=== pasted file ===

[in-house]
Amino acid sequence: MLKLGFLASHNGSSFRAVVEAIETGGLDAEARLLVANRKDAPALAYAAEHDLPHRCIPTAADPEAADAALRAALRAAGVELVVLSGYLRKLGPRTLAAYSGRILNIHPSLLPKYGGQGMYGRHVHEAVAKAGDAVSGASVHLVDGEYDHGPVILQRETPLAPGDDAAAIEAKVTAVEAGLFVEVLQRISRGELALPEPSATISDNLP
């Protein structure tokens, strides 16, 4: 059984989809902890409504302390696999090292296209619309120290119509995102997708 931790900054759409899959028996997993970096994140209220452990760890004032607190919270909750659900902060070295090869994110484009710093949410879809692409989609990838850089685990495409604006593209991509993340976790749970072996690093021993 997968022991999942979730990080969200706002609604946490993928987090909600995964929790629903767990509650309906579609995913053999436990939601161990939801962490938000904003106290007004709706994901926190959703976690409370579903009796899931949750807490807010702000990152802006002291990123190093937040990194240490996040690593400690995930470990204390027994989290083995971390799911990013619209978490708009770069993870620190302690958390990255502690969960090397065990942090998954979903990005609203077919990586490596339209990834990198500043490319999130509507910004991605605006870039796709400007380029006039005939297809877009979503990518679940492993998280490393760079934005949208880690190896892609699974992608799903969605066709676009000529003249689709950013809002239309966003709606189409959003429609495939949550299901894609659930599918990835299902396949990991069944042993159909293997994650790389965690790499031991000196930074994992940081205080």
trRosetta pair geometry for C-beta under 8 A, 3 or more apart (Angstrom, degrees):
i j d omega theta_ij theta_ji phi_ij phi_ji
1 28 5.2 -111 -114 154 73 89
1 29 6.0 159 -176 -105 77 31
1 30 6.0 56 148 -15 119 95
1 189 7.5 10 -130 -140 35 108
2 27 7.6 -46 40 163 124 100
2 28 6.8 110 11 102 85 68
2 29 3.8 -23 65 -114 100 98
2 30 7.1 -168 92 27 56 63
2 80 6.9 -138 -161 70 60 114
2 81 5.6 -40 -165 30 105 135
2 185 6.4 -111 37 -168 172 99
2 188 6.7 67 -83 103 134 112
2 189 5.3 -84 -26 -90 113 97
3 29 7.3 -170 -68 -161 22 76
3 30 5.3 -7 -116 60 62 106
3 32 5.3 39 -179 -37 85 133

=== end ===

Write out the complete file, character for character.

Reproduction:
[in-house]
Amino acid sequence: MLKLGFLASHNGSSFRAVVEAIETGGLDAEARLLVANRKDAPALAYAAEHDLPHRCIPTAADPEAADAALRAALRAAGVELVVLSGYLRKLGPRTLAAYSGRILNIHPSLLPKYGGQGMYGRHVHEAVAKAGDAVSGASVHLVDGEYDHGPVILQRETPLAPGDDAAAIEAKVTAVEAGLFVEVLQRISRGELALPEPSATISDNLP
């Protein structure tokens, strides 16, 4: 059984989809902890409504302390696999090292296209619309120290119509995102997708 931790900054759409899959028996997993970096994140209220452990760890004032607190919270909750659900902060070295090869994110484009710093949410879809692409989609990838850089685990495409604006593209991509993340976790749970072996690093021993 997968022991999942979730990080969200706002609604946490993928987090909600995964929790629903767990509650309906579609995913053999436990939601161990939801962490938000904003106290007004709706994901926190959703976690409370579903009796899931949750807490807010702000990152802006002291990123190093937040990194240490996040690593400690995930470990204390027994989290083995971390799911990013619209978490708009770069993870620190302690958390990255502690969960090397065990942090998954979903990005609203077919990586490596339209990834990198500043490319999130509507910004991605605006870039796709400007380029006039005939297809877009979503990518679940492993998280490393760079934005949208880690190896892609699974992608799903969605066709676009000529003249689709950013809002239309966003709606189409959003429609495939949550299901894609659930599918990835299902396949990991069944042993159909293997994650790389965690790499031991000196930074994992940081205080």
trRosetta pair geometry for C-beta under 8 A, 3 or more apart (Angstrom, degrees):
i j d omega theta_ij theta_ji phi_ij phi_ji
1 28 5.2 -111 -114 154 73 89
1 29 6.0 159 -176 -105 77 31
1 30 6.0 56 148 -15 119 95
1 189 7.5 10 -130 -140 35 108
2 27 7.6 -46 40 163 124 100
2 28 6.8 110 11 102 85 68
2 29 3.8 -23 65 -114 100 98
2 30 7.1 -168 92 27 56 63
2 80 6.9 -138 -161 70 60 114
2 81 5.6 -40 -165 30 105 135
2 185 6.4 -111 37 -168 172 99
2 188 6.7 67 -83 103 134 112
2 189 5.3 -84 -26 -90 113 97
3 29 7.3 -170 -68 -161 22 76
3 30 5.3 -7 -116 60 62 106
3 32 5.3 39 -179 -37 85 133